In an extremely violent sport, "The Axe Murderer" (32-10-1, 1 NC overall; 22-8-1, 1 NC in 2000s) will go down as one of its most vicious. While the 33-year-old Brazilian is immediately thought of for his iconic Pride fights, where he reigned as champion from 2001-07, a bout against Tito Ortiz for the UFC light heavyweight title in April 2000 could have changed the trajectory of his career. Instead, the decision loss propelled him back to Japan, where he won 18 straight fights, excluding a No Contest and draw, through 2004. Despite losing five of six over the past three years, Silva belongs on the list.
Closely associated with the rise of the UFC and mixed martial arts in the U.S., the former UFC light heavyweight champion from San Luis Obispo, Calif., did most of his damage in the middle of the decade. Though the 40-year-old (21-7 overall; 17-6 in 2000s) fought several major fights in Japan, including a war against Quinton Jackson in 2003, he was at his best in America from 2004-06 when he went 7-0 and defended the UFC title four times. His trilogy with Randy Couture and two wins over Tito Ortiz stand out among many highlights for the knockout-loving "Iceman."
Georges St. Pierre
The current UFC welterweight champion, from Montreal, Quebec, is regarded as one of three best pound-for-pound fighters in the world going into 2010. While St. Pierre (19-2 overall and in 2000s) clocks in at No. 8 on this list, his talent, work ethic and intelligence suggest he could attain his goal of being regarded as the greatest of all time. St. Pierre's only two losses ? a submission defeat against a prime Matt Hughes in 2004, and a technical knockout at the hands of Matt Serra in 2007 ? were both avenged, the former for the UFC title. Though the losses keep him out of the top five this decade, "Rush," 28, stands alone in an area crucial to the sport's continued growth: He's the first North American fighter to land major endorsement deals outside of MMA.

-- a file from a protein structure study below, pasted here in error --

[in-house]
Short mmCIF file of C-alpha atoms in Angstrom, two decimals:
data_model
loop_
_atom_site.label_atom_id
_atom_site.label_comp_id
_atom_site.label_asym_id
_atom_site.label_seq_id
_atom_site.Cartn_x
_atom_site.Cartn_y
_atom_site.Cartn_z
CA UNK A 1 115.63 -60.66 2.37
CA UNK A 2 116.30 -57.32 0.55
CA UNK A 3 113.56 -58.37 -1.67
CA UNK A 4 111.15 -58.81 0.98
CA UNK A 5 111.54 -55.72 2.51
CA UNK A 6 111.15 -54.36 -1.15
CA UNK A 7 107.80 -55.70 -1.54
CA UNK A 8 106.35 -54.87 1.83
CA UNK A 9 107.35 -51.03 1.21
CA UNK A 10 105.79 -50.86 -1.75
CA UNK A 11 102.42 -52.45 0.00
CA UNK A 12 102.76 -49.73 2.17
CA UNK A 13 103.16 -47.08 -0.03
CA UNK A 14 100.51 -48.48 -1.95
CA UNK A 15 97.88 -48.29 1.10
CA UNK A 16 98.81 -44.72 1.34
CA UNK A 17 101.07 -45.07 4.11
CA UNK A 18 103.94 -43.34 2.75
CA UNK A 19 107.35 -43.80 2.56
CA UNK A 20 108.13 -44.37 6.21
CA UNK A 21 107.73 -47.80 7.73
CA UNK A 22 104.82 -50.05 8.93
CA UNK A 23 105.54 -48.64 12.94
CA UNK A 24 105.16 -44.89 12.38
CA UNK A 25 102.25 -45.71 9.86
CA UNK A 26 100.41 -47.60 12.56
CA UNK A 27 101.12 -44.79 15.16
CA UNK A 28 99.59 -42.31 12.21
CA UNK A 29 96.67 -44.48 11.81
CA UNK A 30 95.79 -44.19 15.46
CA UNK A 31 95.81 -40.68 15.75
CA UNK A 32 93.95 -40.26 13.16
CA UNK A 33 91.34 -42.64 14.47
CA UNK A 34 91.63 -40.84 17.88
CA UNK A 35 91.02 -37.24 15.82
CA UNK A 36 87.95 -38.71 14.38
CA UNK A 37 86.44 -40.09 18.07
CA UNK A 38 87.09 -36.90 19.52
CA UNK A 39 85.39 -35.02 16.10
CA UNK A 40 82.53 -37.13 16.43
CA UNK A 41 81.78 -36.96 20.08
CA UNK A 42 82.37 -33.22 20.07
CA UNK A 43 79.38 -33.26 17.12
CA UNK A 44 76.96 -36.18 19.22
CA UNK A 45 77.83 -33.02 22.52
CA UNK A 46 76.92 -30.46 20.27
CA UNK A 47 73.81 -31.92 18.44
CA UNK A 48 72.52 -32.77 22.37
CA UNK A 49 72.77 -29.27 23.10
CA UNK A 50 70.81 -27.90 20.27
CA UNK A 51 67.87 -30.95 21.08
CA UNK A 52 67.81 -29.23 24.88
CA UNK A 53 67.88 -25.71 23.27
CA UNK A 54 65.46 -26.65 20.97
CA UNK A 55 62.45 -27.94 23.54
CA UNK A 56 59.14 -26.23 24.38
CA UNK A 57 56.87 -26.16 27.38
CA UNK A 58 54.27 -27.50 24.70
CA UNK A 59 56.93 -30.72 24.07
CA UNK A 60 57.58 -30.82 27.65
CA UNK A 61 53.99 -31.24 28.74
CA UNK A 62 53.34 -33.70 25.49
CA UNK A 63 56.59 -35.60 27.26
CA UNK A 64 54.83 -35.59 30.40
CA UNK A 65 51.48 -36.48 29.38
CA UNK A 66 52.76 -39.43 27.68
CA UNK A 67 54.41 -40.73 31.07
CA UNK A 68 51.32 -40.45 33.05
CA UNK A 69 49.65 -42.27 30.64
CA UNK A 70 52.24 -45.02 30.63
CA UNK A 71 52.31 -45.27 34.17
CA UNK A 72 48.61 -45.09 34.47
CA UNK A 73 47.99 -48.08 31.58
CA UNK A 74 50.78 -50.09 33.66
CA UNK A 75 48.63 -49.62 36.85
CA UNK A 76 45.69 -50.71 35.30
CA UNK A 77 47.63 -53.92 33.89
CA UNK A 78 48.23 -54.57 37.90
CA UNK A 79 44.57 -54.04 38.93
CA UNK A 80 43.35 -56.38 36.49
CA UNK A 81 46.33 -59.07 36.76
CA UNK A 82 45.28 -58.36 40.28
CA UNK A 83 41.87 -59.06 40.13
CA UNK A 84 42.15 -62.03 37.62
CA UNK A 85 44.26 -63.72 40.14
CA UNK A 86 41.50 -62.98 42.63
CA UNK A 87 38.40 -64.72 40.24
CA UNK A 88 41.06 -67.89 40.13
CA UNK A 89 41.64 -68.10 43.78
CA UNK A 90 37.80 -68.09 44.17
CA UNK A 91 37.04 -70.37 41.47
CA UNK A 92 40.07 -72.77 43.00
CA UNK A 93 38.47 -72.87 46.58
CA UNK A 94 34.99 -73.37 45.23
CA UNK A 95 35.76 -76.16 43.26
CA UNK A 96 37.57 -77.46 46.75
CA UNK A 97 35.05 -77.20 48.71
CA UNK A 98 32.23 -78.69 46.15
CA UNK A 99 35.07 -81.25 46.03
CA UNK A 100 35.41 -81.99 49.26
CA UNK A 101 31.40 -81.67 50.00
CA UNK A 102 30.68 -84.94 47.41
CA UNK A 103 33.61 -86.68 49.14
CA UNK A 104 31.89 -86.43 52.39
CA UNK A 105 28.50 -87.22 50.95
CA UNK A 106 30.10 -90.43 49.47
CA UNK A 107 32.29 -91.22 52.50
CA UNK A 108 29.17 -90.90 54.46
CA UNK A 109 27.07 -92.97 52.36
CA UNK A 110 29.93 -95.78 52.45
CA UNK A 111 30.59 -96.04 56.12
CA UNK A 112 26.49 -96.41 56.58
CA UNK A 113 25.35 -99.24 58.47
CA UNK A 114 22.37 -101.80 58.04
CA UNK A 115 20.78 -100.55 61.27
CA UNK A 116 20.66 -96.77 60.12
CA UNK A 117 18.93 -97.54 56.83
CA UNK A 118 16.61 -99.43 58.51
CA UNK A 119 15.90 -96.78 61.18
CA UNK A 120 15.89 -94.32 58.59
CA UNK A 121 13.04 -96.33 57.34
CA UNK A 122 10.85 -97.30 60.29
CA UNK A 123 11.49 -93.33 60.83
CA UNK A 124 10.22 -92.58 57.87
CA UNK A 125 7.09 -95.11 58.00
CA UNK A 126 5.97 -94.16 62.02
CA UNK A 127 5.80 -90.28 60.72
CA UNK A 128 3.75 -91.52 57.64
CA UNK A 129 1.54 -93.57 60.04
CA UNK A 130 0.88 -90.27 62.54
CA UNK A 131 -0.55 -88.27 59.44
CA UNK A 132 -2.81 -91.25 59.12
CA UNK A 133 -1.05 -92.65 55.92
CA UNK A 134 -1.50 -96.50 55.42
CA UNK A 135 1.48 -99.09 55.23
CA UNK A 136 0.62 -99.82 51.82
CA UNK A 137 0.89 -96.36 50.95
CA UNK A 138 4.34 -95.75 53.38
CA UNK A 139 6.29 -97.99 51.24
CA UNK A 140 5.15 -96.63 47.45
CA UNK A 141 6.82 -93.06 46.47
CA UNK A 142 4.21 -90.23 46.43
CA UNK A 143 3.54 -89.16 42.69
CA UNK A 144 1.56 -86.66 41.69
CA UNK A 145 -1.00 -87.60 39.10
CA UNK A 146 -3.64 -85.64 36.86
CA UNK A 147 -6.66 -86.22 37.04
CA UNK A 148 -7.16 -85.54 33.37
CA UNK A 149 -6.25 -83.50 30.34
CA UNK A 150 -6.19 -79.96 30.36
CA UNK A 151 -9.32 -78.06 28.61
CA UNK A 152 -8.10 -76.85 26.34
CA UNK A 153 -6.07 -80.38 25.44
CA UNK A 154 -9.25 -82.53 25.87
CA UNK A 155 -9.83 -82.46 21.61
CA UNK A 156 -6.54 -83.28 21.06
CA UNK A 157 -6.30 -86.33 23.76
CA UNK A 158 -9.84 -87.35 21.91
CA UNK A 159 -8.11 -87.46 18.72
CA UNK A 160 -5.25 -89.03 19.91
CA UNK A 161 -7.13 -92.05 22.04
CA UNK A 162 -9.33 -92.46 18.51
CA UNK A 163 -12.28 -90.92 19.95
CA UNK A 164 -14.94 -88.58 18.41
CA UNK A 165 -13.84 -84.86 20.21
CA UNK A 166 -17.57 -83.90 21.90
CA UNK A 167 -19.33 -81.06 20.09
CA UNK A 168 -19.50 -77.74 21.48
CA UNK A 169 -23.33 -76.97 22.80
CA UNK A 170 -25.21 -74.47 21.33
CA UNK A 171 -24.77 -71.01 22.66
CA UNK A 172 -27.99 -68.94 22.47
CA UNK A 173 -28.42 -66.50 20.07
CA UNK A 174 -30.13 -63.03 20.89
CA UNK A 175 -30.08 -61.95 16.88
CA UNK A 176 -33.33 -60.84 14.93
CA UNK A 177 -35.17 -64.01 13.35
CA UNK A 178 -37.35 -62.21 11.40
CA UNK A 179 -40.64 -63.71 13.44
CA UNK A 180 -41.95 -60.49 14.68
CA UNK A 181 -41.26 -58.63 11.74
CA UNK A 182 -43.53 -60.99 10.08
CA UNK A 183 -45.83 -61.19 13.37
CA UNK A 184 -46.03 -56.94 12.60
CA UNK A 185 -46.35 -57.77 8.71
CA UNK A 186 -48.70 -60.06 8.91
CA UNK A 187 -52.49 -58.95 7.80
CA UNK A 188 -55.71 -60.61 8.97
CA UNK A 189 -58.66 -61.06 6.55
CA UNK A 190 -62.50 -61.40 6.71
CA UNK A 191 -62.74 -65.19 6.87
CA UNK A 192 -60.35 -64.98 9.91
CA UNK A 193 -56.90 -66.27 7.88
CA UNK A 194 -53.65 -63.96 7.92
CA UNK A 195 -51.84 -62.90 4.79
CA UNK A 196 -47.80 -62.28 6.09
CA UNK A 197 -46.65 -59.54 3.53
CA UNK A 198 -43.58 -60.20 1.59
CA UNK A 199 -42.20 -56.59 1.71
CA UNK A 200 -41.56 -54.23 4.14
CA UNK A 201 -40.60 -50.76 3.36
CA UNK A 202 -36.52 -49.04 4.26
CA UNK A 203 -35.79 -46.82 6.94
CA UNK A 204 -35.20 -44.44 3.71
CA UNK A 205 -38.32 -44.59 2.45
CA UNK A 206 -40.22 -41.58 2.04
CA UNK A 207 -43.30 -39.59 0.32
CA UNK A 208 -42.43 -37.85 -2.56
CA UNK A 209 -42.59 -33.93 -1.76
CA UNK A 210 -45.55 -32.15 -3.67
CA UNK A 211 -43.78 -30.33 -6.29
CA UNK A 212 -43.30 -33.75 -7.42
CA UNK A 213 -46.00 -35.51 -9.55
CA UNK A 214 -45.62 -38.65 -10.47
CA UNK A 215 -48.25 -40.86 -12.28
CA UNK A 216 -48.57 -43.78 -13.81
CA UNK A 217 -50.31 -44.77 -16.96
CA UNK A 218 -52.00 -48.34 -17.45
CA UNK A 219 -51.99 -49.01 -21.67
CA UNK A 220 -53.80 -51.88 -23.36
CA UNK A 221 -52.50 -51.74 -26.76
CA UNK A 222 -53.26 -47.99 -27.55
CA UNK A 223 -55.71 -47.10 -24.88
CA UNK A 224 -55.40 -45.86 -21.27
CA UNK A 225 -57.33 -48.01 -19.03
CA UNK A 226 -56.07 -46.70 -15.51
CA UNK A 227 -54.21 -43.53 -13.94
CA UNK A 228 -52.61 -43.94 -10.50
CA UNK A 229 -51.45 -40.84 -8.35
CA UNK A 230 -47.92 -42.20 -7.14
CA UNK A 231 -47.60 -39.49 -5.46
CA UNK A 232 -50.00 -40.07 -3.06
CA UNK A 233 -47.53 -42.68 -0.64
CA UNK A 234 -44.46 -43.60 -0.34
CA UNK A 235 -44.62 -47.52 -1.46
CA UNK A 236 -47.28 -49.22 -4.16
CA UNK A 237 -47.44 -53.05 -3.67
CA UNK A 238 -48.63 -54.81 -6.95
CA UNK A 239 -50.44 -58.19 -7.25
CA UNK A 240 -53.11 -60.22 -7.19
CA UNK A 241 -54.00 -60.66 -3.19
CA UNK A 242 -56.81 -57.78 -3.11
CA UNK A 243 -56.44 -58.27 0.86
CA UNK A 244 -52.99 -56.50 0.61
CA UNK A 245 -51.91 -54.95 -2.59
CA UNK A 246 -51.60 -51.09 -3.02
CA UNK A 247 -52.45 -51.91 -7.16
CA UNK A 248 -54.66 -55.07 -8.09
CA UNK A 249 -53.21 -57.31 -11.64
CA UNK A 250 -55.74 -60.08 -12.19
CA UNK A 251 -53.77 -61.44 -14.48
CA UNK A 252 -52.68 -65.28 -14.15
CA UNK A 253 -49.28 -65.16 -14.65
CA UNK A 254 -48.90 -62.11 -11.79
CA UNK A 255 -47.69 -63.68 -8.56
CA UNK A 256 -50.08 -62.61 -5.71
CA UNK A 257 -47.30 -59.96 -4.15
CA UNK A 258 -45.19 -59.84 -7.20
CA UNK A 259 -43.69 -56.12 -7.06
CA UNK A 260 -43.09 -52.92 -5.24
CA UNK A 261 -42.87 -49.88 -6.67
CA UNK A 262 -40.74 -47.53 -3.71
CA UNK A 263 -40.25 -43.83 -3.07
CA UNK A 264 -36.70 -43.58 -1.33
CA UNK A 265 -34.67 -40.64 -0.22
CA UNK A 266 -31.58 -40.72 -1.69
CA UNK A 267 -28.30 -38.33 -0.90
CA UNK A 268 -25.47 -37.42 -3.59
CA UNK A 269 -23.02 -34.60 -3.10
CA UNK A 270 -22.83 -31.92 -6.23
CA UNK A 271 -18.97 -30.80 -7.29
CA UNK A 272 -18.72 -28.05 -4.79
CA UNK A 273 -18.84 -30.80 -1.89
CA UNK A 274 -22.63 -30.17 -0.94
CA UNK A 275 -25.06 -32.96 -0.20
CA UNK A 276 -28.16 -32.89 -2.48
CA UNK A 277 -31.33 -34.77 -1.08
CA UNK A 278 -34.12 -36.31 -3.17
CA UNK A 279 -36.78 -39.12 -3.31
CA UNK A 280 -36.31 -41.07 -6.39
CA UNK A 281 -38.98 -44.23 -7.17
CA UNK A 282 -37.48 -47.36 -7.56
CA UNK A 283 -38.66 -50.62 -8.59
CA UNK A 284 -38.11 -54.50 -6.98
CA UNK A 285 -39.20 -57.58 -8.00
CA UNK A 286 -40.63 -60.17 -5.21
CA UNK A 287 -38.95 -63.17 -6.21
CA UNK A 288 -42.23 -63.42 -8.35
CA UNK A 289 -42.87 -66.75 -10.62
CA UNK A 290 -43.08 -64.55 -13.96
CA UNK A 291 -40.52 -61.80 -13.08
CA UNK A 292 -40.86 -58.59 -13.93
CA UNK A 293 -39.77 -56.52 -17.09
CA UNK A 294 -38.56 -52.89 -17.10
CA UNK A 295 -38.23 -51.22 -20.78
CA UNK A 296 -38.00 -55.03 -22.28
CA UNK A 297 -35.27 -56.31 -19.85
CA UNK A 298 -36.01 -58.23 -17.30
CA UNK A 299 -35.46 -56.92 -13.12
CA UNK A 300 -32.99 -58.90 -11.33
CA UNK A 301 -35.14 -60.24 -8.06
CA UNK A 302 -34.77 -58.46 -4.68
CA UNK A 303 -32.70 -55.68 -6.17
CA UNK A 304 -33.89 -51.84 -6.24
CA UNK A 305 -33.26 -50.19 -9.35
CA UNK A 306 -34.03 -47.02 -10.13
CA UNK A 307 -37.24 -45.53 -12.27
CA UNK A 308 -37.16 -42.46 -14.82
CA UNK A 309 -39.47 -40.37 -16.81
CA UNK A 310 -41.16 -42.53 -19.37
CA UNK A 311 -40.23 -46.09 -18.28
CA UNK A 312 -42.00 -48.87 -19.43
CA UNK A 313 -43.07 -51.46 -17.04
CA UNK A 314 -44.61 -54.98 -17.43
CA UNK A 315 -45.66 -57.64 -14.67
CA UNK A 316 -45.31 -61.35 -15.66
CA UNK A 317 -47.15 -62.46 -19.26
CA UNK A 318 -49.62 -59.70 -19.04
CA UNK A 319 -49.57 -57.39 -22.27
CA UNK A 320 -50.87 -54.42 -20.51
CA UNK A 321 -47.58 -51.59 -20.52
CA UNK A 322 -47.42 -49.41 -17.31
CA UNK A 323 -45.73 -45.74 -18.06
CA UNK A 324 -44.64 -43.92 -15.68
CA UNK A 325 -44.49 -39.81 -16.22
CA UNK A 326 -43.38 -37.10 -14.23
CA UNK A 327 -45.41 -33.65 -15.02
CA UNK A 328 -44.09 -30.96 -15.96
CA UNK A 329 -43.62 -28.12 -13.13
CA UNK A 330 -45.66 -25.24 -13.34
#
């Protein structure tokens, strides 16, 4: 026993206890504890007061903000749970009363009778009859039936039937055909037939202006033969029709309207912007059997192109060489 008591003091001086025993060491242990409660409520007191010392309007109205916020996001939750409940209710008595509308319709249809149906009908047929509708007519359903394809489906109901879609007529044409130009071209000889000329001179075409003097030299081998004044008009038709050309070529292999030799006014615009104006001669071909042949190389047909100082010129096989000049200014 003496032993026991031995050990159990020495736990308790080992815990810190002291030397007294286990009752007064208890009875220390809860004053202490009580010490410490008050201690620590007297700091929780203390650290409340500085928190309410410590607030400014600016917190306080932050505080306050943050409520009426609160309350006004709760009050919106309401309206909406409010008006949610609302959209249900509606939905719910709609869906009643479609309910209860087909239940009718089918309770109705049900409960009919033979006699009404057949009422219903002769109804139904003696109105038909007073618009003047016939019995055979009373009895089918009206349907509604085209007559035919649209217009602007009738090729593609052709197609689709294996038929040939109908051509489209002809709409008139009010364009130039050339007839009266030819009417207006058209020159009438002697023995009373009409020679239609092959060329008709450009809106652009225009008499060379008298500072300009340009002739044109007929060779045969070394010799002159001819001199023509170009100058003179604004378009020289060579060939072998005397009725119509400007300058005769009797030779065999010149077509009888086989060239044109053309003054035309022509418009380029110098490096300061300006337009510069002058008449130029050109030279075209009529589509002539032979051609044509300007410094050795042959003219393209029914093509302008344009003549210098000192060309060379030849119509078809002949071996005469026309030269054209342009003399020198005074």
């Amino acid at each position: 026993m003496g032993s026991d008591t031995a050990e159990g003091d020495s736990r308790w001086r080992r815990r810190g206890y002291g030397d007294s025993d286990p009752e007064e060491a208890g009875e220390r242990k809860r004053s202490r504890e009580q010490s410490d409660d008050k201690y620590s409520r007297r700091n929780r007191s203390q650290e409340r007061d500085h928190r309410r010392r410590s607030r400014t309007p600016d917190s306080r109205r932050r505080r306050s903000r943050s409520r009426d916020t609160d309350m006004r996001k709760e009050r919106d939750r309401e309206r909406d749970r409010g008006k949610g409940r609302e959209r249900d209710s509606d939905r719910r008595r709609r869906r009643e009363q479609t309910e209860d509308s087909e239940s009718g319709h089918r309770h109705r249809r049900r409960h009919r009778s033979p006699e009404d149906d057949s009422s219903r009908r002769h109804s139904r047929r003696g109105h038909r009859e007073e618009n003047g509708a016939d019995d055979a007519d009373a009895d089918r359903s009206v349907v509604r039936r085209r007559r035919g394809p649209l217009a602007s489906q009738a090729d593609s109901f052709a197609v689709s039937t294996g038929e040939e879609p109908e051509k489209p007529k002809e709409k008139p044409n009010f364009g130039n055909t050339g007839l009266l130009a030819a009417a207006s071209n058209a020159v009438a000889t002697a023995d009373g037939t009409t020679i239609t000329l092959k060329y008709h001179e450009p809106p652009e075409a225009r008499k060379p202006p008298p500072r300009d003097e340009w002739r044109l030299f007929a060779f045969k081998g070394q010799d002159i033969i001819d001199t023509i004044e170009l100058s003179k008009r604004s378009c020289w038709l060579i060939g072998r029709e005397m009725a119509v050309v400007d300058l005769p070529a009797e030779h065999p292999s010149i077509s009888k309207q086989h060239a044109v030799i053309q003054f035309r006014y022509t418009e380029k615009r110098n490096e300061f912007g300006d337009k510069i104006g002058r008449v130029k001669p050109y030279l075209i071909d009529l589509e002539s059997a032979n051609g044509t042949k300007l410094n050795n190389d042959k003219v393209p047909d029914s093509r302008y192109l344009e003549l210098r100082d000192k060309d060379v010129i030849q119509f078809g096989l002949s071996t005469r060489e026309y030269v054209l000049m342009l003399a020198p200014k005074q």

The 47-year-old from Las Vegas is the king of big fights. Couture's win-loss tally (17-10 overall; 13-8 in 2000s) might not indicate "The Natural" is one of the best of the decade (or all time), but his ability to deliver when it counts, combined with capturing the UFC heavyweight and light heavyweight championships twice each in the 2000s, gives his performances weight. Wars against many of MMA's biggest names, as well as an 18-month standoff with the UFC over his contract, define his effort this decade.
There weren't many fighters over the past 10 years who earned the distinction of making their professional fighting debut in the Ultimate Fighting Championship. Penn (15-5-1 overall, same in 2000s) did in 2001. And in just his fourth fight, the Hawaiian headlined an event for the lightweight title -- the first time a bout at 155 carried a UFC card. Penn, 31, was no stranger to distractions (an obsession with fighting up in weight), setbacks (poor training) or controversy (the infamous "Grease-gate" in 2009 following a loss to St. Pierre, and his decision to relinquish a championship belt and leave the UFC for a year). Yet, as shown with his final bout of the decade, a fifth-round TKO of Diego Sanchez, few were better than "The Prodigy" when his focus was fighting.